September 24, 2020
Finn Partners’ Margaret DeJesus interviews Rich Matta, a data privacy advocate and chief executive officer of ReputationDefender, a global digital privacy and online reputation management firm.
Finn Partners: Every week there is another headline around the digital age of cancel culture. As the CEO of a leading online reputation management company, what is important for C-Suite executives across all industries to know in terms of managing and protecting their digital personas?
Rich Matta: The days of CEOs and their leadership teams being able to maintain a low profile are gone. The internet is always watching—and it never forgets. The range of information about you online is vast, and it will likely be some mix of professional and personal, positive and negative, accurate and inaccurate. Subjected to constant public scrutiny, CEOs are also highly visible targets for online attacks. This is why executives must not only monitor their online reputations, but also have a proactive plan to publish on-brand content. Ideally, executives should be thoughtful about each and every public communication as if it were the key takeaway of their permanent online records—because it very well could be.
FP: If an executive’s online reputation is misrepresented, maligned or hacked, what are the warning signs?
RM: The signs are often indirect. Are business leads suddenly drying up? Are you no longer receiving the expected follow-up calls or invitations? At ReputationDefender, we recommend executives regularly search their name and their company’s name on Google to see what appears on page 1. Studies show that four in five people do an online search before interacting or doing business with others, and over 90 percent of these people never go past page 1, so it’s important for you to know what’s out there.
FP: What can be done to correct a maligned online reputation?
RM: Once you’re aware that your online reputation has been negatively impacted, you must take immediate action. The first step is to strengthen your digital footprint by creating new, truthful content, targeting a wide range of channels from a personal or company website to bylines, an updated LinkedIn presence and contributions to online professional industry groups. All of this new content needs to be optimized for search engines like Google and promoted in ways that make search algorithms take note.
Over time, these positive, controlled sites move up to the first couple pages of search results for the name being searched – causing the unwanted sites or stories to be “crowded out” and pushing them to lower pages of search results where almost nobody sees them. Unfortunately, this is no small task, and when dealing with someone as prominent as an executive, it requires a substantial amount of technological know-how and expert editorial writing.
FP: Why should C-suite leaders prioritize their online privacy?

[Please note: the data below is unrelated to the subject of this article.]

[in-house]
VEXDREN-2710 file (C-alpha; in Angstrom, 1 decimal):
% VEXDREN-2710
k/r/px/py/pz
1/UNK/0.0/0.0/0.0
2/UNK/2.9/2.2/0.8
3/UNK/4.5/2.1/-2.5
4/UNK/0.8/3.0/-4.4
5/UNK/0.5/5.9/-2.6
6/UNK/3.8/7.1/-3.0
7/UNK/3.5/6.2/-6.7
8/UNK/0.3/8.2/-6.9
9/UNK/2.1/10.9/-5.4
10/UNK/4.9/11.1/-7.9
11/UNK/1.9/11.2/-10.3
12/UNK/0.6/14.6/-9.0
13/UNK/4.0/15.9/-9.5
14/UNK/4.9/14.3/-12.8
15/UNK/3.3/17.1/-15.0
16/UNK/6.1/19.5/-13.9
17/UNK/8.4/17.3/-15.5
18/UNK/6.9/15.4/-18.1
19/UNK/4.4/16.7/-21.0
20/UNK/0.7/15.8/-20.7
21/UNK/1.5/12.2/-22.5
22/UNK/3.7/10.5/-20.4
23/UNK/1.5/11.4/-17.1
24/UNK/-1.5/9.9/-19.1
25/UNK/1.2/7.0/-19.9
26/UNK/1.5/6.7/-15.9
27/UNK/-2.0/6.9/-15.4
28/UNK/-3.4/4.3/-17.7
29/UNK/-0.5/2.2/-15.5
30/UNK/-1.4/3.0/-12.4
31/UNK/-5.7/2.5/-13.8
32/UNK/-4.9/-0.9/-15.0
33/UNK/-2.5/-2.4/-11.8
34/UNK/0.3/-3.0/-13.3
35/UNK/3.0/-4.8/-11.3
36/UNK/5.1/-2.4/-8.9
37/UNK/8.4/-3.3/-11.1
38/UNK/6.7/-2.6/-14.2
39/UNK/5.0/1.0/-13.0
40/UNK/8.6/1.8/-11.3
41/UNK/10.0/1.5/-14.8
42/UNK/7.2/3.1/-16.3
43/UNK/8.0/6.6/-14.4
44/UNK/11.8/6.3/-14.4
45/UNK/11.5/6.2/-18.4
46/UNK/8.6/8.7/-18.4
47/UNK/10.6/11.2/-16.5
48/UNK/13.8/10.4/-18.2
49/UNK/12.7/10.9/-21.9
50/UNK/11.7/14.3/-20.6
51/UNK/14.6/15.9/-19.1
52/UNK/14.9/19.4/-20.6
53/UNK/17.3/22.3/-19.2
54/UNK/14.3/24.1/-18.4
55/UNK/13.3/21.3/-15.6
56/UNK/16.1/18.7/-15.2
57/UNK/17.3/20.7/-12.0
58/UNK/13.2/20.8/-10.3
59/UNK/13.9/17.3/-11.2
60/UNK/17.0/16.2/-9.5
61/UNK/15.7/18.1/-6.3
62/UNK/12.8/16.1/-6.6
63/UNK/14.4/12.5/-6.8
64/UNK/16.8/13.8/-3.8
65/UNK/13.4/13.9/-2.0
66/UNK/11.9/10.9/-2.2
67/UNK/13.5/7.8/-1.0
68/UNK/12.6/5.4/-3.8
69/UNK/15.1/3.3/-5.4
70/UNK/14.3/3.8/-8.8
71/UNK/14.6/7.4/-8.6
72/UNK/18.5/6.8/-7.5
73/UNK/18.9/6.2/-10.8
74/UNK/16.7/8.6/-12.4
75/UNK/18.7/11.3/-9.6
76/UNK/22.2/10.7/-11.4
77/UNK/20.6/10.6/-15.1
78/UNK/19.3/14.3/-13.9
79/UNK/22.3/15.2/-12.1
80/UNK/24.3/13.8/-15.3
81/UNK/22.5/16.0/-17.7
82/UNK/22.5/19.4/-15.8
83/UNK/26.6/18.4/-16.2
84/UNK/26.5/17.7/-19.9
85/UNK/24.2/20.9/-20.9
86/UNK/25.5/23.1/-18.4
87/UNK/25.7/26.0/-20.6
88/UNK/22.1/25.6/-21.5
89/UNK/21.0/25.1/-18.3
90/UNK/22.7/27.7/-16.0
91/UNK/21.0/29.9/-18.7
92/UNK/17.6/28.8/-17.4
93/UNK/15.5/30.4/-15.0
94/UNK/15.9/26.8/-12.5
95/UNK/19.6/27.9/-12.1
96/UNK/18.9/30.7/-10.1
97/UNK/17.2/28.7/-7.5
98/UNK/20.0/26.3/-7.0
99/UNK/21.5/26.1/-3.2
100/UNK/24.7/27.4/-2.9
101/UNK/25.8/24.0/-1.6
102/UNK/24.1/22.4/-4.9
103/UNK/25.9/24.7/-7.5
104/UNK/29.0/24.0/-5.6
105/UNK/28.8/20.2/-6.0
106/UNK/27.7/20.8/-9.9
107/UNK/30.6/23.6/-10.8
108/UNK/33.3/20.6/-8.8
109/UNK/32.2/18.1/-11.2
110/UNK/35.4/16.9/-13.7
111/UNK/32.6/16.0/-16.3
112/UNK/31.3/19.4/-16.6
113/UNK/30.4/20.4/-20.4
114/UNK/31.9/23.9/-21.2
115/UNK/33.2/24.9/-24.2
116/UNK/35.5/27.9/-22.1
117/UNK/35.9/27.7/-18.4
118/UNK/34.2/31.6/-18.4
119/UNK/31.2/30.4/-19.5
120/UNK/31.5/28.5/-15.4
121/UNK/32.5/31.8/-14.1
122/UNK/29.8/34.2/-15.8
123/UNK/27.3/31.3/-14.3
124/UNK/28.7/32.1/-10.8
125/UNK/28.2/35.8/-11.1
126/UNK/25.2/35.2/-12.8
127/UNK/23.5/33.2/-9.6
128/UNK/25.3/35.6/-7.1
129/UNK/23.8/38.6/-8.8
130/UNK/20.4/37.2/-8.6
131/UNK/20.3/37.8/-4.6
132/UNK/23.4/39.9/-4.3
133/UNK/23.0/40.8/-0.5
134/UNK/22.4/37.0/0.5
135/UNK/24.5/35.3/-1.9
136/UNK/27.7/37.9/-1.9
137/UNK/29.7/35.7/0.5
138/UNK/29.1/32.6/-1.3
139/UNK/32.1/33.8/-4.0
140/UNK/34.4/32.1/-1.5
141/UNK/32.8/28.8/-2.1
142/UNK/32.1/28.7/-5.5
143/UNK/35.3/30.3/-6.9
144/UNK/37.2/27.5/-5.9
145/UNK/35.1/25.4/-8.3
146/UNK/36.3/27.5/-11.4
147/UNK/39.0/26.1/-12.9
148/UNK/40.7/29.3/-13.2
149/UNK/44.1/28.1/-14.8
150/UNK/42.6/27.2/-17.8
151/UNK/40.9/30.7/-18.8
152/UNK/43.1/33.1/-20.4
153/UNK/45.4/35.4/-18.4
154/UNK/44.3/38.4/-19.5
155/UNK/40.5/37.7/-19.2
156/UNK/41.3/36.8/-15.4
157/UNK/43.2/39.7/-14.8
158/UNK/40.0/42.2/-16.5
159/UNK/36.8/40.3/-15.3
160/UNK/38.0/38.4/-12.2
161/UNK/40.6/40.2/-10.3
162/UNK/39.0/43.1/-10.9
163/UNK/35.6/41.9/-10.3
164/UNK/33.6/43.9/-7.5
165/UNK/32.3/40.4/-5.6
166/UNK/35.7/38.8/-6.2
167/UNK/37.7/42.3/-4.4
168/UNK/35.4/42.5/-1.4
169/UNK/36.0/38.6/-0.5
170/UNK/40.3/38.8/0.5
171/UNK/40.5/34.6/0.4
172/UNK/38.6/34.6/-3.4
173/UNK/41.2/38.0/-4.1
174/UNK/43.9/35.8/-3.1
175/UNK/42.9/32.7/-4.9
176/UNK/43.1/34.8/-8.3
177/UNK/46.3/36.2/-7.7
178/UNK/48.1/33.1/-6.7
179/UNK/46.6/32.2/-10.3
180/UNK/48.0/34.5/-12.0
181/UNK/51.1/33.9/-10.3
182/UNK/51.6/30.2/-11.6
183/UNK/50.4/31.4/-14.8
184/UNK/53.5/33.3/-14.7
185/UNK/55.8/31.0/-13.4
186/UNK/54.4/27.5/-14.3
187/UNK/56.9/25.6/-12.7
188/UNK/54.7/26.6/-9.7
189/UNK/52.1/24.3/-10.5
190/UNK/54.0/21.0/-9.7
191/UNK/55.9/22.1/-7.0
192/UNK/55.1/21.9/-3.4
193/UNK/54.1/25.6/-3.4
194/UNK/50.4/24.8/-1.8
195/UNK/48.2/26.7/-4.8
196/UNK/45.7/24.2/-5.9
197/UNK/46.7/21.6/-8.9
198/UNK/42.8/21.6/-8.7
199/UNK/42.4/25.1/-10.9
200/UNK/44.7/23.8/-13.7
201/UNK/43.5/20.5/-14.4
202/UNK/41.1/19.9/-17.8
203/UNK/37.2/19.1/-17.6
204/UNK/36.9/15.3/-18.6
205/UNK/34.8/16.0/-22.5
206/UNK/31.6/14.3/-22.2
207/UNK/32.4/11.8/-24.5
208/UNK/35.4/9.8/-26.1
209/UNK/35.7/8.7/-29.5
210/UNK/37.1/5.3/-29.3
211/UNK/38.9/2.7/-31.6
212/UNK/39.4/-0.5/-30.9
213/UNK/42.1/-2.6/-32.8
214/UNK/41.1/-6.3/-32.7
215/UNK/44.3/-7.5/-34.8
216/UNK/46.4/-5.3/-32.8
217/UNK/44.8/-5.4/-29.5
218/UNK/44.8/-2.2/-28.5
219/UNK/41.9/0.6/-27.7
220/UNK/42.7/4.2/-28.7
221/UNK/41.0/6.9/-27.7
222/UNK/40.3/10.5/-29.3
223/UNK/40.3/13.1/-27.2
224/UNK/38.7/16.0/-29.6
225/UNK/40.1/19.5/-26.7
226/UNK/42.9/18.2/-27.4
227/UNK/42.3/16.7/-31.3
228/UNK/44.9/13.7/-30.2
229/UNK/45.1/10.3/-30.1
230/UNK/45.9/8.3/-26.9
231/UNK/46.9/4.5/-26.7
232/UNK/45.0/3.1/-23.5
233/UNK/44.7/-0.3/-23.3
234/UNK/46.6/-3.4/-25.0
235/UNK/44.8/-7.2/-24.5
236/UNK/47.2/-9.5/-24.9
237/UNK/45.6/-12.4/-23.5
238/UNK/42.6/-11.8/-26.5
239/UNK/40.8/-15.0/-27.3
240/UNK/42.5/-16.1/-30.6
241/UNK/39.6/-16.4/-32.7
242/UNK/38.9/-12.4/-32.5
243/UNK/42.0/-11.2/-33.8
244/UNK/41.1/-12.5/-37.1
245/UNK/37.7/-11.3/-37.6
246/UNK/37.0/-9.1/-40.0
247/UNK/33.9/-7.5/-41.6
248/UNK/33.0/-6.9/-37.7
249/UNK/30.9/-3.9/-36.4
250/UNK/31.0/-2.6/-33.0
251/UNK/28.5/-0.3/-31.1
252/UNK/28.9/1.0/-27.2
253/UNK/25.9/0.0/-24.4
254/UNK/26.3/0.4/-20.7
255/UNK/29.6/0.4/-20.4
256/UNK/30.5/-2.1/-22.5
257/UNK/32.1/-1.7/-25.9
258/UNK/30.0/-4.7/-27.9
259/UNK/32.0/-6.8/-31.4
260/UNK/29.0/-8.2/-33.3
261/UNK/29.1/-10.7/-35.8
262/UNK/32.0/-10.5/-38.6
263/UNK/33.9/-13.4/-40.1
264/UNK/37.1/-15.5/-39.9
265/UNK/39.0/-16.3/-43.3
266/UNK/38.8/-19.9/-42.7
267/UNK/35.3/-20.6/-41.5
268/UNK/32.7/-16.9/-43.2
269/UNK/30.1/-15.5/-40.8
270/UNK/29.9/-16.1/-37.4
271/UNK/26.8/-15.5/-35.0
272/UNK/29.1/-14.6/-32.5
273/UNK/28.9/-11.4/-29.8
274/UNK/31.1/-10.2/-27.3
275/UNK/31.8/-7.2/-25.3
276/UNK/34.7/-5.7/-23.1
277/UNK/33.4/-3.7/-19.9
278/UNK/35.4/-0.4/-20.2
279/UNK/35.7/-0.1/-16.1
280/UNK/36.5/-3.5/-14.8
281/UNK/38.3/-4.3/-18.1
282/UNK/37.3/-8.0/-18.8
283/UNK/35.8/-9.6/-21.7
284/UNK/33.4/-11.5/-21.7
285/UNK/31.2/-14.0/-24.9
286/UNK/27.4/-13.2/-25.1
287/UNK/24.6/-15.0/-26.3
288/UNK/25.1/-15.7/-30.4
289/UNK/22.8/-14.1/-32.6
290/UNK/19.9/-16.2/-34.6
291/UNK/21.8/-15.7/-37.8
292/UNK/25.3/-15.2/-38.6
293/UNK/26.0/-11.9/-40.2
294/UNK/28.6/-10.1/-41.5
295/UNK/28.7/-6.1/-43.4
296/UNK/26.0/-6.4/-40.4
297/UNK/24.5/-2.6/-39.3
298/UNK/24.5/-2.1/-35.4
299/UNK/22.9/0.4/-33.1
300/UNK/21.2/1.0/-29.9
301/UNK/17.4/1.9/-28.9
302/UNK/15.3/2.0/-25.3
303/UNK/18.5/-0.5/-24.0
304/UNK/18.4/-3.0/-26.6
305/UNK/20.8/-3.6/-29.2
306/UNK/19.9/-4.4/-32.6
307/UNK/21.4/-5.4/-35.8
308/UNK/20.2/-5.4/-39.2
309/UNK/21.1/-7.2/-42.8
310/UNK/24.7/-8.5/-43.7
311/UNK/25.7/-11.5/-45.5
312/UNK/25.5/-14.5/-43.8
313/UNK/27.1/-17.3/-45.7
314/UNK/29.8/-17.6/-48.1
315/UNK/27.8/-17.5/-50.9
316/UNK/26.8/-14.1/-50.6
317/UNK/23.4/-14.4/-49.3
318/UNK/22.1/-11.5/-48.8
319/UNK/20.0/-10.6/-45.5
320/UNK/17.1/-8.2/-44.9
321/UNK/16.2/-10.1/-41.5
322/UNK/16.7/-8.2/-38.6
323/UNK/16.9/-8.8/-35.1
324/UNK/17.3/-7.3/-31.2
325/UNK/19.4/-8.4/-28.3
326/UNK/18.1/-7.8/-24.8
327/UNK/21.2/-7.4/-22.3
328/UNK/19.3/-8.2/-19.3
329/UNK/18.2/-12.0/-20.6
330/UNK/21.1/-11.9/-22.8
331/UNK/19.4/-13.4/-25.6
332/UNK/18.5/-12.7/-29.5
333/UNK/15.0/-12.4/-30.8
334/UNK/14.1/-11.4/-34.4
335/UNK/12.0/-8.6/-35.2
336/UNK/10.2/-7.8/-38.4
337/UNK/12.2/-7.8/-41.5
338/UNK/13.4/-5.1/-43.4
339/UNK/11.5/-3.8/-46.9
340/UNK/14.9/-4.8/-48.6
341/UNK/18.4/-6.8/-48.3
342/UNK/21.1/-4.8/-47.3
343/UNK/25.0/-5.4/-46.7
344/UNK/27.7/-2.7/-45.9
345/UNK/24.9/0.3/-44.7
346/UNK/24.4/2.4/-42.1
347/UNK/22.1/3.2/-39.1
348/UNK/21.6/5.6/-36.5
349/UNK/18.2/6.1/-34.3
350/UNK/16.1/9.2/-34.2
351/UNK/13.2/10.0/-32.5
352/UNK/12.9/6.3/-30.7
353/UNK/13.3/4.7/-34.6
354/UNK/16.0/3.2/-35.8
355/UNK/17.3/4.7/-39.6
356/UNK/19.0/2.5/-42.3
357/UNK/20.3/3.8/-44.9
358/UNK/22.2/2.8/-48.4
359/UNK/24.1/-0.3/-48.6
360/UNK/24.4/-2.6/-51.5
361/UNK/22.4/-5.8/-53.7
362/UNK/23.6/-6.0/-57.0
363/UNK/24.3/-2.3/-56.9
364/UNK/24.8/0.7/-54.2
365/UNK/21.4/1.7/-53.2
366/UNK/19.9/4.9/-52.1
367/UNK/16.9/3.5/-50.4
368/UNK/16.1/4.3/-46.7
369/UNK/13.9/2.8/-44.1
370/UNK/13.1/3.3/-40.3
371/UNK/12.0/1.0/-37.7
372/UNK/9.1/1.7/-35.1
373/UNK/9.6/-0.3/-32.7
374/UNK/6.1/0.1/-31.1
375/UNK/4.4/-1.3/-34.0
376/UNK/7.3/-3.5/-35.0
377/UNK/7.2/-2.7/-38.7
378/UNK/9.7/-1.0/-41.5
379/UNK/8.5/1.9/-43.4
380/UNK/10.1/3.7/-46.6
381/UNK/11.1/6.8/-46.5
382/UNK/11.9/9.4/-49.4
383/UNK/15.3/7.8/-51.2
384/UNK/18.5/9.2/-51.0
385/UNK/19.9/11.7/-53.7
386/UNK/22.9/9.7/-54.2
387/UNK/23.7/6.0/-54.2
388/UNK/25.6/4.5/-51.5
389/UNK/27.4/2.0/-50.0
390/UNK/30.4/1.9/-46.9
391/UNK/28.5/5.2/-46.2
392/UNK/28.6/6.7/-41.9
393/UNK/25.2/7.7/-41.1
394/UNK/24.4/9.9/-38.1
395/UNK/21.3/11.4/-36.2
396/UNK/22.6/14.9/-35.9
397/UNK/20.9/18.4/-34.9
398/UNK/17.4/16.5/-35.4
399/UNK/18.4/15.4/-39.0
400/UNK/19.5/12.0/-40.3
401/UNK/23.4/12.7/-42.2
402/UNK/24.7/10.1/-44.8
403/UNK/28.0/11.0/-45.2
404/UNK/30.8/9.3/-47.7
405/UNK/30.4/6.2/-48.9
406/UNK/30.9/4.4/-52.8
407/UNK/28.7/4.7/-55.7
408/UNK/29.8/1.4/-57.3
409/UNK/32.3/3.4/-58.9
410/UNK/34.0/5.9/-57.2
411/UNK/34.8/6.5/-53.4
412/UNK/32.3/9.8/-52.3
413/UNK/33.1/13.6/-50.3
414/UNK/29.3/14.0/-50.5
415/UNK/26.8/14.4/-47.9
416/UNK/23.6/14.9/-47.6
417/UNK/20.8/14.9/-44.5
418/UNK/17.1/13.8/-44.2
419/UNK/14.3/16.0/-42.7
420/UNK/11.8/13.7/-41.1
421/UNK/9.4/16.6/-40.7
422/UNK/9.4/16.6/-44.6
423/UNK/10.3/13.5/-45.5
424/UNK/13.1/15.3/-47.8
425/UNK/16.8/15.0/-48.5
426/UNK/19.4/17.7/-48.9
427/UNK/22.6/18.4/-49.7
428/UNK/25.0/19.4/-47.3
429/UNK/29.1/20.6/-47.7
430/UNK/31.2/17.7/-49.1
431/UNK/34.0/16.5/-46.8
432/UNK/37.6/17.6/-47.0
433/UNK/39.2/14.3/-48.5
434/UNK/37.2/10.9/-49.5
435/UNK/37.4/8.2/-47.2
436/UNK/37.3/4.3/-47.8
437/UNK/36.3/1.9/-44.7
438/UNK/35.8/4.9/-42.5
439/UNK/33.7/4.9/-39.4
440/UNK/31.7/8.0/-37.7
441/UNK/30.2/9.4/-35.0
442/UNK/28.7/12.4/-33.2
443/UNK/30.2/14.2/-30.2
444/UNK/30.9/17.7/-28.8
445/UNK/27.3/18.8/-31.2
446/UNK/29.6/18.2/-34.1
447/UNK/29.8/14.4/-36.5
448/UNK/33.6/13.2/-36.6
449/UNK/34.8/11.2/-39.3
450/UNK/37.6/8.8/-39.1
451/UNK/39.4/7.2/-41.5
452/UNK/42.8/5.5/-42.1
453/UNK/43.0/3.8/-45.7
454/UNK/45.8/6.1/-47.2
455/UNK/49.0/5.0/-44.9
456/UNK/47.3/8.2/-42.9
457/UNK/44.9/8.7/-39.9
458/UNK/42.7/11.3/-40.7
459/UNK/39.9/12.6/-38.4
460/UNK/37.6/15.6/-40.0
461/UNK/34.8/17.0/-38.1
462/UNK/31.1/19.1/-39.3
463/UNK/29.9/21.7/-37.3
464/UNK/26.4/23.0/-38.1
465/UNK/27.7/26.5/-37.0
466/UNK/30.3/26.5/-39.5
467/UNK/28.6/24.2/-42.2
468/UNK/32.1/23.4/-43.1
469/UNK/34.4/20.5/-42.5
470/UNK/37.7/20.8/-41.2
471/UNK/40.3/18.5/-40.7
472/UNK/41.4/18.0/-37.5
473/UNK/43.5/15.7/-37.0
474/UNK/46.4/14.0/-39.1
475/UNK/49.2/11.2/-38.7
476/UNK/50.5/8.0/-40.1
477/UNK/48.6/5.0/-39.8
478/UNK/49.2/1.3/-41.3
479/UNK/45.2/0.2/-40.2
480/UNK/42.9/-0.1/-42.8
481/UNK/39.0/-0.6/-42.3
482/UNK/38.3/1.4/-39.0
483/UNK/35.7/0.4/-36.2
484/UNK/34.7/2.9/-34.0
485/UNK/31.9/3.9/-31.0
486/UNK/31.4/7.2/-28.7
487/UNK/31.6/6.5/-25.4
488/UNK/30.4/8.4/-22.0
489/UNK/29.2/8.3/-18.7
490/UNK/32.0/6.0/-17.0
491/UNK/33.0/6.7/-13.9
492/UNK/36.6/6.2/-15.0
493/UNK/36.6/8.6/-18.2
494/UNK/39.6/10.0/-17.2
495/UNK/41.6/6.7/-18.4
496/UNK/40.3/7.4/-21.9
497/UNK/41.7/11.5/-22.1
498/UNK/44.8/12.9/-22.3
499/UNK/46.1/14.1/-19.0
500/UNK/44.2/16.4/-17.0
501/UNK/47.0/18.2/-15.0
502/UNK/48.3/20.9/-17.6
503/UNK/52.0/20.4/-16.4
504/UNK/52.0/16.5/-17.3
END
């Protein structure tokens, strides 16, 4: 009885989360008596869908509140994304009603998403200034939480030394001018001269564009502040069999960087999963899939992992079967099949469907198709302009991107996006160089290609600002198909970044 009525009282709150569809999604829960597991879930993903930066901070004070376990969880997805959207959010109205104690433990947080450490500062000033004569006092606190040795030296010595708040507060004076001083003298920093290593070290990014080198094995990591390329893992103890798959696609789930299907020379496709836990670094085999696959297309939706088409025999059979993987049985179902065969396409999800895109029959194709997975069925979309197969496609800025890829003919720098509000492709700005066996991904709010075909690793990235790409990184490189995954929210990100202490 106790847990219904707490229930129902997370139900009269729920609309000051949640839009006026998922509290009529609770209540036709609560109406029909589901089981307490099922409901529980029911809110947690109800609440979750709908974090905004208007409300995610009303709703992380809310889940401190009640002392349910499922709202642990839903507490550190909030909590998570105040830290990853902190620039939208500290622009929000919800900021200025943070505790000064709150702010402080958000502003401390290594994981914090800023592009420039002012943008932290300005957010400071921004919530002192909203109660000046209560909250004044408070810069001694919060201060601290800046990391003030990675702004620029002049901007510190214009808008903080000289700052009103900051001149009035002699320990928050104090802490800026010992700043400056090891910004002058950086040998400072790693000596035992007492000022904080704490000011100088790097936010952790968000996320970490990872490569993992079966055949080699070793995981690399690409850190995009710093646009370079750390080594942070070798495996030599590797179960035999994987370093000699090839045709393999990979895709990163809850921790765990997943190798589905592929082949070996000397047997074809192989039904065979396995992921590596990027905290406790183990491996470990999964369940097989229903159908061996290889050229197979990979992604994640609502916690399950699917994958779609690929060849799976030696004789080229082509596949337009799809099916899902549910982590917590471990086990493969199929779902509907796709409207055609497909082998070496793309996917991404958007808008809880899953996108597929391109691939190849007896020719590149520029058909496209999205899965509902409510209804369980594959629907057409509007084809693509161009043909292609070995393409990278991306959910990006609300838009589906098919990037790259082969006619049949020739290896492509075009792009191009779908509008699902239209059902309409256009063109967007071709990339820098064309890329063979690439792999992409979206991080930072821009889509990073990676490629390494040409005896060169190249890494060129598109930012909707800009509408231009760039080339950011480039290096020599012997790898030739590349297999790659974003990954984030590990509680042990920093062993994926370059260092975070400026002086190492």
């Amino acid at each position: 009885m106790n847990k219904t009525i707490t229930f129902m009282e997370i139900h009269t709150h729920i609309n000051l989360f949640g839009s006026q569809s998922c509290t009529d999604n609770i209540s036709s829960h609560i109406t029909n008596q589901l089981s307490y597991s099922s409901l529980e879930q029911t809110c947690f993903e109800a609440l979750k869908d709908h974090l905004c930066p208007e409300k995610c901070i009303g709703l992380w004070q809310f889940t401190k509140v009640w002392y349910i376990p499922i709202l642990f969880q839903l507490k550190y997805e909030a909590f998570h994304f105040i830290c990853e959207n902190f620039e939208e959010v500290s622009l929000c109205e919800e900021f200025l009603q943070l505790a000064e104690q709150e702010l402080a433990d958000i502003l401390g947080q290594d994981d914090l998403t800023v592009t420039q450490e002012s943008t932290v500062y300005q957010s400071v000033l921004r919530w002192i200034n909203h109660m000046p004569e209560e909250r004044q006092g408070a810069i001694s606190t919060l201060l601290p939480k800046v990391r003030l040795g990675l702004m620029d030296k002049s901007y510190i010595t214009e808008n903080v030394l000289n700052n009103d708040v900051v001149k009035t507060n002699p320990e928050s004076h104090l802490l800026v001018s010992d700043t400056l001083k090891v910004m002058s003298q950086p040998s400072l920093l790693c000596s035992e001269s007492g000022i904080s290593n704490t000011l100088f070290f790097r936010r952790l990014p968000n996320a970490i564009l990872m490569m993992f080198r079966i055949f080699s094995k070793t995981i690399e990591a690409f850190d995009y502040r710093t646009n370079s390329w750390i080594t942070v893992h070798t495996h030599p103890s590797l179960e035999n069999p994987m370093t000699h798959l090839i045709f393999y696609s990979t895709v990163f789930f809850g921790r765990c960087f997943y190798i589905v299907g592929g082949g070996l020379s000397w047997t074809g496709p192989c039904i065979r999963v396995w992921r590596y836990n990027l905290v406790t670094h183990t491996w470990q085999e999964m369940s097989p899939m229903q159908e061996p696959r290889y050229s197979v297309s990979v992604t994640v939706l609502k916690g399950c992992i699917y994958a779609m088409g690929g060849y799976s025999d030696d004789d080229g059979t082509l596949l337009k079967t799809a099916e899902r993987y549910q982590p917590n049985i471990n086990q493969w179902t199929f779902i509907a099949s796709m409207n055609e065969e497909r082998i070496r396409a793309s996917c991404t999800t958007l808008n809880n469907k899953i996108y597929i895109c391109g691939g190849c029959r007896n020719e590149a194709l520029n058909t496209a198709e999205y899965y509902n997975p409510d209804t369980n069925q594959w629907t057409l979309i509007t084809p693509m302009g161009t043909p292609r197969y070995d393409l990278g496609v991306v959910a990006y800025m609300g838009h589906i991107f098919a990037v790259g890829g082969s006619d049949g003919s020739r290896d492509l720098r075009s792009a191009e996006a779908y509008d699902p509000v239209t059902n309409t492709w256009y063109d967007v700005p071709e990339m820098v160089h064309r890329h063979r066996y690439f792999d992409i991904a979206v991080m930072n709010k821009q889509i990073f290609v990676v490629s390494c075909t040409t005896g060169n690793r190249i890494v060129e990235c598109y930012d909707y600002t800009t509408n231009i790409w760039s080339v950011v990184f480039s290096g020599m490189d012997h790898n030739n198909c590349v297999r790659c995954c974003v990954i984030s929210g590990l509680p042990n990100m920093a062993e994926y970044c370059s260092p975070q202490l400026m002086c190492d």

RM: Compromises to online privacy have serious real-world implications for executives and their businesses. According to a 2019 F.B.I. Internet Crime Report, enterprises lost $1.7 billion last year through business email compromises (BEC) and social engineering attacks. BEC scams, often targeting CEOs, involve impersonating executives via email and then convincing other employees to wire money to hackers’ bank accounts. These attacks often start with spearphishing and related social engineering techniques, which are especially challenging for IT professionals to block since attacks that target executives’ non-work accounts can bleed over into corporate IT systems.
One of the best defenses is to scrub the internet of the personally identifiable information that can be used to mount such attacks. Even in the information security field, most people don’t know this is possible, but it is. For a typical executive, we find and remove between 300 and 700 instances of personal information across over 100 people-search and data broker sites. Removing personal information also has the added benefit of securing the physical safety of the executive and his/her family, making it much harder for bad actors to track them down in person.
FP: What are the potential ramifications for executives who do not proactively monitor their digital personas?
RM: Investors, in large part, base their decisions on a CEO’s reputation, both online and offline. Being invisible online — or worse, having a negative online reputation — can limit your ability to attract and sustain solid investments, which can put the future of your company at risk. Not only that, CEOs need to carefully craft their online reputations to earn customers’ trust and purchasing dollars, because the CEO’s reputation reflects on the brand as a whole, either boosting or sabotaging its other marketing efforts.
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